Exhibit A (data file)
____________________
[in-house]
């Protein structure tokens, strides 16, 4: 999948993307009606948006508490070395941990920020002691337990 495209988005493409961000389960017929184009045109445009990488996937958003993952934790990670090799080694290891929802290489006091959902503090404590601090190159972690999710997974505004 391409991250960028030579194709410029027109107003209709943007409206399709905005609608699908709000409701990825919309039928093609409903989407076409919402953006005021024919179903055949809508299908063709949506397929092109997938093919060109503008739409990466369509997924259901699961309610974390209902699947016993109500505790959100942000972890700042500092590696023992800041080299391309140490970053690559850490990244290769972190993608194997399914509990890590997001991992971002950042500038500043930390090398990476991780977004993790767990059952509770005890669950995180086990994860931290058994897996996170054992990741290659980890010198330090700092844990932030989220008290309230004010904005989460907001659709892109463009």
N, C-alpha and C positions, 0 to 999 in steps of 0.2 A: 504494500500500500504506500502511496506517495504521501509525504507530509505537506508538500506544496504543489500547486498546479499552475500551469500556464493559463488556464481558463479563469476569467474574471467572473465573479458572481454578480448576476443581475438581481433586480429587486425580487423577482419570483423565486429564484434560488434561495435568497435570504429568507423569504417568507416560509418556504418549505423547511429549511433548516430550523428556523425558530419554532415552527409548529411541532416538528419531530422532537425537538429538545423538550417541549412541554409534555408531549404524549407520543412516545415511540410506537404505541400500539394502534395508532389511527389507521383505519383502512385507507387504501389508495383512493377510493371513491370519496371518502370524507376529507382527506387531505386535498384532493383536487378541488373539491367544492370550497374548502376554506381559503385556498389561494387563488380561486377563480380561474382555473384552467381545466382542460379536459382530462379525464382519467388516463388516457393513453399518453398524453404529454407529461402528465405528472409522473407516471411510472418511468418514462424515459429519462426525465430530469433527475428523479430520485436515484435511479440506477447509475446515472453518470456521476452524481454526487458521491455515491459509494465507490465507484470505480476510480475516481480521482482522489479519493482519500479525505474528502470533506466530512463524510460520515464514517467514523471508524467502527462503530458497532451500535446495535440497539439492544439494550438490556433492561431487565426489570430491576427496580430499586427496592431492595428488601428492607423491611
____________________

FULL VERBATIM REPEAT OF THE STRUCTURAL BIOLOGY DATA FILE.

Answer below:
[in-house]
């Protein structure tokens, strides 16, 4: 999948993307009606948006508490070395941990920020002691337990 495209988005493409961000389960017929184009045109445009990488996937958003993952934790990670090799080694290891929802290489006091959902503090404590601090190159972690999710997974505004 391409991250960028030579194709410029027109107003209709943007409206399709905005609608699908709000409701990825919309039928093609409903989407076409919402953006005021024919179903055949809508299908063709949506397929092109997938093919060109503008739409990466369509997924259901699961309610974390209902699947016993109500505790959100942000972890700042500092590696023992800041080299391309140490970053690559850490990244290769972190993608194997399914509990890590997001991992971002950042500038500043930390090398990476991780977004993790767990059952509770005890669950995180086990994860931290058994897996996170054992990741290659980890010198330090700092844990932030989220008290309230004010904005989460907001659709892109463009």
N, C-alpha and C positions, 0 to 999 in steps of 0.2 A: 504494500500500500504506500502511496506517495504521501509525504507530509505537506508538500506544496504543489500547486498546479499552475500551469500556464493559463488556464481558463479563469476569467474574471467572473465573479458572481454578480448576476443581475438581481433586480429587486425580487423577482419570483423565486429564484434560488434561495435568497435570504429568507423569504417568507416560509418556504418549505423547511429549511433548516430550523428556523425558530419554532415552527409548529411541532416538528419531530422532537425537538429538545423538550417541549412541554409534555408531549404524549407520543412516545415511540410506537404505541400500539394502534395508532389511527389507521383505519383502512385507507387504501389508495383512493377510493371513491370519496371518502370524507376529507382527506387531505386535498384532493383536487378541488373539491367544492370550497374548502376554506381559503385556498389561494387563488380561486377563480380561474382555473384552467381545466382542460379536459382530462379525464382519467388516463388516457393513453399518453398524453404529454407529461402528465405528472409522473407516471411510472418511468418514462424515459429519462426525465430530469433527475428523479430520485436515484435511479440506477447509475446515472453518470456521476452524481454526487458521491455515491459509494465507490465507484470505480476510480475516481480521482482522489479519493482519500479525505474528502470533506466530512463524510460520515464514517467514523471508524467502527462503530458497532451500535446495535440497539439492544439494550438490556433492561431487565426489570430491576427496580430499586427496592431492595428488601428492607423491611